Genetics and environment are key contributors to the development of the puppy and ultimately determine the characteristics that will be expressed as an adult. Environment can be continually modified (for better or worse) throughout growth and development, however, an animal’s genetic potential is, to a degree, fixed at the time of conception. Traditionally, nutrition has been characterized as the supply of necessary building blocks for organ and system growth.
Clearly this remains vitally important; however, it is becoming increasingly evident that nutrition can also significantly impact the achievement of genetic potential in the puppy in ways not previously appreciated. Such is the case with increased puppy trainability with appropriate dietary concentrations of DHA. The benefits of improved trainability can have long-lasting effects by strengthening the owner-companion animal bond and thus increasing the likelihood of a puppy’s successful integration of the puppy into various environments, work or households.
While better nutrition cannot overcome inferior genetics and/or training programs, it certainly should not be a puppy’s limiting factor. This clearly points to the importance of continuing to expand nutritional horizons beyond the current dogma and identify opportunities to fulfill the puppy’s genetic potential through optimal nutritional support. (taken from Impact of Maternal and Post-Weaning Nutrition on Puppy Trainability. RL Kelley*, AJ Lepine, MR Shyan-Norwalt. JR Burr, and GA Reinha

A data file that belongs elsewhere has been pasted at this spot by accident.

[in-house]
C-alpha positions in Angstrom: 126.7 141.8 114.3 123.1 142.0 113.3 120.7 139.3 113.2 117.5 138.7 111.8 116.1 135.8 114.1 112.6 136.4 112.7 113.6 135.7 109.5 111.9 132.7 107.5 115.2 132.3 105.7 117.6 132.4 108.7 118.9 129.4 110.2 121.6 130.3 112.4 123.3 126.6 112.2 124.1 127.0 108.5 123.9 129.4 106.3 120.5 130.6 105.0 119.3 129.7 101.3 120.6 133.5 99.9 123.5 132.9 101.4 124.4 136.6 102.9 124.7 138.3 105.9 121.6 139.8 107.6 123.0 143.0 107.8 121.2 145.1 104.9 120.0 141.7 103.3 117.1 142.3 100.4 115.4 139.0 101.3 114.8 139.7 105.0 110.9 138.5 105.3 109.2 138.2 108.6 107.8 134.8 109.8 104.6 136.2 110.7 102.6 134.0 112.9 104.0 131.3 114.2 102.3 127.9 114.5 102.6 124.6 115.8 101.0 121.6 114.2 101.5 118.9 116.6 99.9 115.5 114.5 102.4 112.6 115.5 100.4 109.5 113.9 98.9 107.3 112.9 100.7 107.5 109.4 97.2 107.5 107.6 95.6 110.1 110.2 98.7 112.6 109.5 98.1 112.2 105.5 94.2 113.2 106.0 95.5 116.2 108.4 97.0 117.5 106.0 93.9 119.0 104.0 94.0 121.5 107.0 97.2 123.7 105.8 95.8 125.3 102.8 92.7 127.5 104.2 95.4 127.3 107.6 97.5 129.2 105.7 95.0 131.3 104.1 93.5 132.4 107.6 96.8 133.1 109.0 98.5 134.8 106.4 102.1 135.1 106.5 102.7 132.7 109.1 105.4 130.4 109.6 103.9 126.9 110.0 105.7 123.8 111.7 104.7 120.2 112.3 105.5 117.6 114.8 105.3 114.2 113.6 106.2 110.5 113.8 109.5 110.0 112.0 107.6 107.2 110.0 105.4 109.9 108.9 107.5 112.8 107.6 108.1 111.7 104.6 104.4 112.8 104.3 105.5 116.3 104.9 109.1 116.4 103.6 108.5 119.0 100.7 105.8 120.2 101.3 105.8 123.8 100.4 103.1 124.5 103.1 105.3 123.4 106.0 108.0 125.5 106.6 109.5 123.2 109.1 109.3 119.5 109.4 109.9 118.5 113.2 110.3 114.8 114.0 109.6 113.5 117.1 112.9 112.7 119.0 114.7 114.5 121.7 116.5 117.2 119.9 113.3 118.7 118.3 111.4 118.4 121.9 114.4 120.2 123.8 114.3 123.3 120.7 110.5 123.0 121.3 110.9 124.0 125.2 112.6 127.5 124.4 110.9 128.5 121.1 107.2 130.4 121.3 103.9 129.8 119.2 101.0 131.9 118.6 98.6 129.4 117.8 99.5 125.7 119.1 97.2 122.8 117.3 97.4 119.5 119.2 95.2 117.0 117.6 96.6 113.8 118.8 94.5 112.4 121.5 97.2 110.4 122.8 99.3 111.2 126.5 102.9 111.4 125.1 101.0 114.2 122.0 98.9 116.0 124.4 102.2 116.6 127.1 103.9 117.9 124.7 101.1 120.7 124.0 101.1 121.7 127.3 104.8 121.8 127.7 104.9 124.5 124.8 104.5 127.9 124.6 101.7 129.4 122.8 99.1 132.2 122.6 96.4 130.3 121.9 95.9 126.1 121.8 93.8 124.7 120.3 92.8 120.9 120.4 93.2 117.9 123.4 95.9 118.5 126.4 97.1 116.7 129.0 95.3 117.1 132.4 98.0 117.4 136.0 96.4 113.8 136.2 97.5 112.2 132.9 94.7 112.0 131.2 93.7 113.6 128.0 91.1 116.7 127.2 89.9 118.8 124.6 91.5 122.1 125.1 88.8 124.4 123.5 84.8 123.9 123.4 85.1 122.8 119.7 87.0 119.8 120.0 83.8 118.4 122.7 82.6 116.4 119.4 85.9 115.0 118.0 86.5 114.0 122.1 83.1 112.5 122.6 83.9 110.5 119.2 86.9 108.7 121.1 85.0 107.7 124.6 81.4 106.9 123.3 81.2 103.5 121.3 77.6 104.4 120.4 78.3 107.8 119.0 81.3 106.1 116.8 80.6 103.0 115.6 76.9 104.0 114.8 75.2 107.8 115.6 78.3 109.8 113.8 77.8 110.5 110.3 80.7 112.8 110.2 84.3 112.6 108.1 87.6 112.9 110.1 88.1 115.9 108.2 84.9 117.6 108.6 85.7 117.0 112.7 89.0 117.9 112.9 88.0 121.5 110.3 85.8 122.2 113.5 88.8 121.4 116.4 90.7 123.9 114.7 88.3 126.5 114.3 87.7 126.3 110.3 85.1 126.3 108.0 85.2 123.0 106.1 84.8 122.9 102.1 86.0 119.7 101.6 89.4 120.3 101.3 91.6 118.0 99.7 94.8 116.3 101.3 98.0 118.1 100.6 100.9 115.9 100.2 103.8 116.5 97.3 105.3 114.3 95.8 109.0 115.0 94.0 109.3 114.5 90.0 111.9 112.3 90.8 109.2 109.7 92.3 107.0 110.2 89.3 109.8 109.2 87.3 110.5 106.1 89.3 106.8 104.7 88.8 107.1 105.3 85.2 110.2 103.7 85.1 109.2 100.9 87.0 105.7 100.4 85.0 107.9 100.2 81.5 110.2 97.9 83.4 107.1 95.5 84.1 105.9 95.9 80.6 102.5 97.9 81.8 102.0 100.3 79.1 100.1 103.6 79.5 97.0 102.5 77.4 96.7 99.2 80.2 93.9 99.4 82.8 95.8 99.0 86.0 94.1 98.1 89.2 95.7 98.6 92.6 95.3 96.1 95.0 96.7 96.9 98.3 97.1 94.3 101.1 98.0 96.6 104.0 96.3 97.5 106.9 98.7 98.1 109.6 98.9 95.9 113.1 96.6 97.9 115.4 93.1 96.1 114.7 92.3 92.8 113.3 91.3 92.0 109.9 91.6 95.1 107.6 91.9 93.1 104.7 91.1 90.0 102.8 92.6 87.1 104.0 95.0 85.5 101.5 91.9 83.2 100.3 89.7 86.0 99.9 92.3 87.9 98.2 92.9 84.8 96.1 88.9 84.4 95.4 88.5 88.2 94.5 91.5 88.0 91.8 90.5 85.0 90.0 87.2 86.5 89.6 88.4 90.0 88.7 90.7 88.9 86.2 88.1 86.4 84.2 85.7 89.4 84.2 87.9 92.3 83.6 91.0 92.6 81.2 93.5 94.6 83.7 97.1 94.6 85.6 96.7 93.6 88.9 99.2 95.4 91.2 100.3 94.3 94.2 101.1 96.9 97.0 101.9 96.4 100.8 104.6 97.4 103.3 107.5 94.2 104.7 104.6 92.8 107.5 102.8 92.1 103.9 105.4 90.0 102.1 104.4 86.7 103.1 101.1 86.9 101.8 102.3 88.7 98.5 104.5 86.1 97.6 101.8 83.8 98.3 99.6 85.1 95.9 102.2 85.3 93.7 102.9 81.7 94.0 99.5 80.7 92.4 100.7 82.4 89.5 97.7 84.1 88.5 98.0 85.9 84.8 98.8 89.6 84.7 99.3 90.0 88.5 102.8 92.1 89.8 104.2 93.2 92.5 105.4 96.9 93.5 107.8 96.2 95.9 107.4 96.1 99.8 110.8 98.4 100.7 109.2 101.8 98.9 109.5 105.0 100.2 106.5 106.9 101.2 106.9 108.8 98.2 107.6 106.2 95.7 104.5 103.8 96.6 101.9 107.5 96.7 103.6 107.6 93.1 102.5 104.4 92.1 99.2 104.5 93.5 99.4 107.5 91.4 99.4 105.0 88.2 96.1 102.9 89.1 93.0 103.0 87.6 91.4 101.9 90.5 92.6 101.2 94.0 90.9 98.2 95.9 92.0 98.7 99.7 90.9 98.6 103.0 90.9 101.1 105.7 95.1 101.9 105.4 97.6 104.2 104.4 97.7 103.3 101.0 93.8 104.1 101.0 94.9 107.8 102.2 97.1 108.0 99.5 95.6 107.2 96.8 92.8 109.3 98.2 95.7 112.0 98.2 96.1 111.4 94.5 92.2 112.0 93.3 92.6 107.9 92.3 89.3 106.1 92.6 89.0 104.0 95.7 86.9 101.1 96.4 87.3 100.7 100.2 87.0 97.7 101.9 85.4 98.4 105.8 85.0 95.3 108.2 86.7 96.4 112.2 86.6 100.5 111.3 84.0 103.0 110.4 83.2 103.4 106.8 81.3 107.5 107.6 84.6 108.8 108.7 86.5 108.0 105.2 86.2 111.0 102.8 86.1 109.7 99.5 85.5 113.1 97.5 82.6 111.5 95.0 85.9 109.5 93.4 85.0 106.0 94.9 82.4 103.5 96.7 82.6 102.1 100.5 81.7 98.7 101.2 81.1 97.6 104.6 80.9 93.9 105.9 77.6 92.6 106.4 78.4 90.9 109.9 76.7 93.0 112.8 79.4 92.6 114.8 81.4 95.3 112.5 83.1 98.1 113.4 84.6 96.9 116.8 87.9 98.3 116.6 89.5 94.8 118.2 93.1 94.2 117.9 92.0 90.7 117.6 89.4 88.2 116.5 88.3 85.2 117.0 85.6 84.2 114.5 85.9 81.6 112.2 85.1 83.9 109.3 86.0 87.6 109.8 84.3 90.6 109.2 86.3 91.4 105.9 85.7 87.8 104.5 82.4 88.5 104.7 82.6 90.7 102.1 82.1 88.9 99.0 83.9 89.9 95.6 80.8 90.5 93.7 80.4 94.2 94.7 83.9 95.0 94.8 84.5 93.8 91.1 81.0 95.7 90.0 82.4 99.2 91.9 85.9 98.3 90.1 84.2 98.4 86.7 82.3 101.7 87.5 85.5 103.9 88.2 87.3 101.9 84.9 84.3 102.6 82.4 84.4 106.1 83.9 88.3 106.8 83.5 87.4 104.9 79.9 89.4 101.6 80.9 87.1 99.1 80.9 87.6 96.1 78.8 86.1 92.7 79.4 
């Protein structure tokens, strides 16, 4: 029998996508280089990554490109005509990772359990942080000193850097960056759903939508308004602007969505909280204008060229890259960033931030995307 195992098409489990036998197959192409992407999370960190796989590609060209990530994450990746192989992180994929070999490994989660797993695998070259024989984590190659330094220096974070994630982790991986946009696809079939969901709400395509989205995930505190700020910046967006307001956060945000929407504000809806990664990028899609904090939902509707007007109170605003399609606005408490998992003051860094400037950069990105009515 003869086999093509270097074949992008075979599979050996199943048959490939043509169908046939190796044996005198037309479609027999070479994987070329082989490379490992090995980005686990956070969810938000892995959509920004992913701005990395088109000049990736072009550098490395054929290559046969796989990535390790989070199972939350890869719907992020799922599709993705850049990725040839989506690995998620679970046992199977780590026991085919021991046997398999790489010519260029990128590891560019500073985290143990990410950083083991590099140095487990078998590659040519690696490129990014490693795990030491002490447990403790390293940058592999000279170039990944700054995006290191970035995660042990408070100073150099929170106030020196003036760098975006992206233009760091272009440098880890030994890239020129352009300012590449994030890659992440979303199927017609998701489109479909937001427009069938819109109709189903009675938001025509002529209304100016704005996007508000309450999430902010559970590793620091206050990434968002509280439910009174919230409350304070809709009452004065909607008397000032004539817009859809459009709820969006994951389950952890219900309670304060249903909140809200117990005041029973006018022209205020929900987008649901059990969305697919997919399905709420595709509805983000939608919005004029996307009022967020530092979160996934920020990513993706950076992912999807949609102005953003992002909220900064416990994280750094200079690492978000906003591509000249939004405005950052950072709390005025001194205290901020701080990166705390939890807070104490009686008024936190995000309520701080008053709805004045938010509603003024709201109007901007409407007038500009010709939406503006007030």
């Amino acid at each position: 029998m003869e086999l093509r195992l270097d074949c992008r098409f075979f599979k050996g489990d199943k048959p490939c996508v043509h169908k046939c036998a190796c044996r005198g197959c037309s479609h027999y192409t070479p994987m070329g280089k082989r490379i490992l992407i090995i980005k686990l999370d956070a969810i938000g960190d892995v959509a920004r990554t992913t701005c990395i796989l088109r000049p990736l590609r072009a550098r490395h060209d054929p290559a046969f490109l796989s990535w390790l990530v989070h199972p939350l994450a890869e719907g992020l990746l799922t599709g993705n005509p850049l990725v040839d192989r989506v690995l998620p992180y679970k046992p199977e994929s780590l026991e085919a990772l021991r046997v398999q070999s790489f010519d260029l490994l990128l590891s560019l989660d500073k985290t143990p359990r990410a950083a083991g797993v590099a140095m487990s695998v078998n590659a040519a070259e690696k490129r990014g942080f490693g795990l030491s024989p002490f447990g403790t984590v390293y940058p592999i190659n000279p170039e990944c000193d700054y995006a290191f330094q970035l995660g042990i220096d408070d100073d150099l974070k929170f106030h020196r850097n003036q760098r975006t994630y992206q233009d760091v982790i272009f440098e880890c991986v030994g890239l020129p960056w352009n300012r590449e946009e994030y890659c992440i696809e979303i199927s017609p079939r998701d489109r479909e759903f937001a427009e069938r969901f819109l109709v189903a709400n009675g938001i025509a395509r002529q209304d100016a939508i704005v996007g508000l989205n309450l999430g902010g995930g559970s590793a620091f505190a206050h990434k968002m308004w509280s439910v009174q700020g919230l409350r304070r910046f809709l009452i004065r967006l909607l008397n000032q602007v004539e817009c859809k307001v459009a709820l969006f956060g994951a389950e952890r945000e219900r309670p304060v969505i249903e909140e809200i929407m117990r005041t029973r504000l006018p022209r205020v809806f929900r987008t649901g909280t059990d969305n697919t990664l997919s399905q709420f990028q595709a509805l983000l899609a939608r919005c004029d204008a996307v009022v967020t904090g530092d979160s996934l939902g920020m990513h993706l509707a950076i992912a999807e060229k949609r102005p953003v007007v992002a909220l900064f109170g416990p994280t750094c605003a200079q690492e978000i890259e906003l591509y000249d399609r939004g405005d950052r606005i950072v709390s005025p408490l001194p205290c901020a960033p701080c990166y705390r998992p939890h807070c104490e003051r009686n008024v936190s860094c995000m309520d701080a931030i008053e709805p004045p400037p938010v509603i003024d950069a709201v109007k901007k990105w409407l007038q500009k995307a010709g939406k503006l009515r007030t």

Chihuahua puppies require lots of socialization.
REMEMBER to socialize, socialize, SOCIALIZE your new puppy!
After your bring your puppy home, give him time for adjustment to his new surroundings and new family, and after your Veterinarian says that he has had all of the vaccinations he needs to protect him from serious canine diseases, it is time to socialize him! This is the crucial time to lay the foundation for a loving, positive, relationship with your Chihuahua . It is extremely important for your puppy to have positive experiences now, when being introduced to all kinds of people, animals, and sounds, etc., that he will encounter in his lifetime. Join a local AKC obedience club and participate in their puppy socialization classes. Talk to your Veterinarian, Breeder, and Trainer for tips on how to safely and properly introduce him to unfamiliar dogs and other animals.
Take a look at our “news” page to see what our dogs have been up to in the show ring. All of our dogs have their own pages so take some time to look around and enjoy your visit to Ouachitah and Lone Pine.
We may occasionally have a puppy or adult available to APPROVED homes only.
If you are interested in one of our Chihuahuas please contact us via email for additional information.
Your email should contain the following:
A short presentation about yourself and your family
Your experience with Chihuahuas
Complete contact information, phone number and address
You may also call us at 815-568-6450 to begin the process of a personal interview